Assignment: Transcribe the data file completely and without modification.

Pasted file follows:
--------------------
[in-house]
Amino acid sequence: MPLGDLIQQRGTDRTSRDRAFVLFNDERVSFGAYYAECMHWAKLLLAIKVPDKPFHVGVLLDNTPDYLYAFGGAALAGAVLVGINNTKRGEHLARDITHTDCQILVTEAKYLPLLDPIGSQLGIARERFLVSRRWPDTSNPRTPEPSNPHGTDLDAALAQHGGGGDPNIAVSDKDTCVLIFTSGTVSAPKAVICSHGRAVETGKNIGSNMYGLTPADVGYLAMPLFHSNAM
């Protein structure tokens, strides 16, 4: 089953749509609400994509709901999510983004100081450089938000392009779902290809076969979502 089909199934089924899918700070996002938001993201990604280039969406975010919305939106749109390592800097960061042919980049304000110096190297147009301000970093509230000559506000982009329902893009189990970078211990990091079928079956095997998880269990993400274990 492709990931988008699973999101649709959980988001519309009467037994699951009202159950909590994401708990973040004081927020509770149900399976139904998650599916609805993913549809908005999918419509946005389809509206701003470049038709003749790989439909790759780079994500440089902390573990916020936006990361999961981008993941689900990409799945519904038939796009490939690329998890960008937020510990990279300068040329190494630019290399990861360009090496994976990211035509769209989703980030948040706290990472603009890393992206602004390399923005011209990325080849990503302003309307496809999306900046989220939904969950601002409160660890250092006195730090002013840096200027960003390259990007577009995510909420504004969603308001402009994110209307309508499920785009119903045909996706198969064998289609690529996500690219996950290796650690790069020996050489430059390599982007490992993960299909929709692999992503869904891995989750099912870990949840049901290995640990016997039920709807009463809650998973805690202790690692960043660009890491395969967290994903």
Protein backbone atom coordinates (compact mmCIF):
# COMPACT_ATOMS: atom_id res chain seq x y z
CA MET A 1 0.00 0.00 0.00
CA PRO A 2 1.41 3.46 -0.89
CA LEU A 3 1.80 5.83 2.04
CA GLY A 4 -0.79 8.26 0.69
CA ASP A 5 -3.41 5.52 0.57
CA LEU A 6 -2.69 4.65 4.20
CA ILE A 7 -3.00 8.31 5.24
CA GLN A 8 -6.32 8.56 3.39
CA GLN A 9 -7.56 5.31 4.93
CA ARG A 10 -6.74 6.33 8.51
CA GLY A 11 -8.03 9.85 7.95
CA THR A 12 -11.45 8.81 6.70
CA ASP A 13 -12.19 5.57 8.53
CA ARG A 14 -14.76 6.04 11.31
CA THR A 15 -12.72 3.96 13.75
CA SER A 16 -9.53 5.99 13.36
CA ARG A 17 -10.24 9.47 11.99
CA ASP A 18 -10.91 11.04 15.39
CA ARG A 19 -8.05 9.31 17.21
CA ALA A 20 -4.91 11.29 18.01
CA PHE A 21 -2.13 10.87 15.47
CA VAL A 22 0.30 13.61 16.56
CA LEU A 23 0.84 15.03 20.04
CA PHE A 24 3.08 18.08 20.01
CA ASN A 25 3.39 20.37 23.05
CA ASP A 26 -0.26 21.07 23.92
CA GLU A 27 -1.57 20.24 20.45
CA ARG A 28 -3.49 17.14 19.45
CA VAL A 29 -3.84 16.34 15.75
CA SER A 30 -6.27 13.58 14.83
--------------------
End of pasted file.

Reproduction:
[in-house]
Amino acid sequence: MPLGDLIQQRGTDRTSRDRAFVLFNDERVSFGAYYAECMHWAKLLLAIKVPDKPFHVGVLLDNTPDYLYAFGGAALAGAVLVGINNTKRGEHLARDITHTDCQILVTEAKYLPLLDPIGSQLGIARERFLVSRRWPDTSNPRTPEPSNPHGTDLDAALAQHGGGGDPNIAVSDKDTCVLIFTSGTVSAPKAVICSHGRAVETGKNIGSNMYGLTPADVGYLAMPLFHSNAM
């Protein structure tokens, strides 16, 4: 089953749509609400994509709901999510983004100081450089938000392009779902290809076969979502 089909199934089924899918700070996002938001993201990604280039969406975010919305939106749109390592800097960061042919980049304000110096190297147009301000970093509230000559506000982009329902893009189990970078211990990091079928079956095997998880269990993400274990 492709990931988008699973999101649709959980988001519309009467037994699951009202159950909590994401708990973040004081927020509770149900399976139904998650599916609805993913549809908005999918419509946005389809509206701003470049038709003749790989439909790759780079994500440089902390573990916020936006990361999961981008993941689900990409799945519904038939796009490939690329998890960008937020510990990279300068040329190494630019290399990861360009090496994976990211035509769209989703980030948040706290990472603009890393992206602004390399923005011209990325080849990503302003309307496809999306900046989220939904969950601002409160660890250092006195730090002013840096200027960003390259990007577009995510909420504004969603308001402009994110209307309508499920785009119903045909996706198969064998289609690529996500690219996950290796650690790069020996050489430059390599982007490992993960299909929709692999992503869904891995989750099912870990949840049901290995640990016997039920709807009463809650998973805690202790690692960043660009890491395969967290994903």
Protein backbone atom coordinates (compact mmCIF):
# COMPACT_ATOMS: atom_id res chain seq x y z
CA MET A 1 0.00 0.00 0.00
CA PRO A 2 1.41 3.46 -0.89
CA LEU A 3 1.80 5.83 2.04
CA GLY A 4 -0.79 8.26 0.69
CA ASP A 5 -3.41 5.52 0.57
CA LEU A 6 -2.69 4.65 4.20
CA ILE A 7 -3.00 8.31 5.24
CA GLN A 8 -6.32 8.56 3.39
CA GLN A 9 -7.56 5.31 4.93
CA ARG A 10 -6.74 6.33 8.51
CA GLY A 11 -8.03 9.85 7.95
CA THR A 12 -11.45 8.81 6.70
CA ASP A 13 -12.19 5.57 8.53
CA ARG A 14 -14.76 6.04 11.31
CA THR A 15 -12.72 3.96 13.75
CA SER A 16 -9.53 5.99 13.36
CA ARG A 17 -10.24 9.47 11.99
CA ASP A 18 -10.91 11.04 15.39
CA ARG A 19 -8.05 9.31 17.21
CA ALA A 20 -4.91 11.29 18.01
CA PHE A 21 -2.13 10.87 15.47
CA VAL A 22 0.30 13.61 16.56
CA LEU A 23 0.84 15.03 20.04
CA PHE A 24 3.08 18.08 20.01
CA ASN A 25 3.39 20.37 23.05
CA ASP A 26 -0.26 21.07 23.92
CA GLU A 27 -1.57 20.24 20.45
CA ARG A 28 -3.49 17.14 19.45
CA VAL A 29 -3.84 16.34 15.75
CA SER A 30 -6.27 13.58 14.83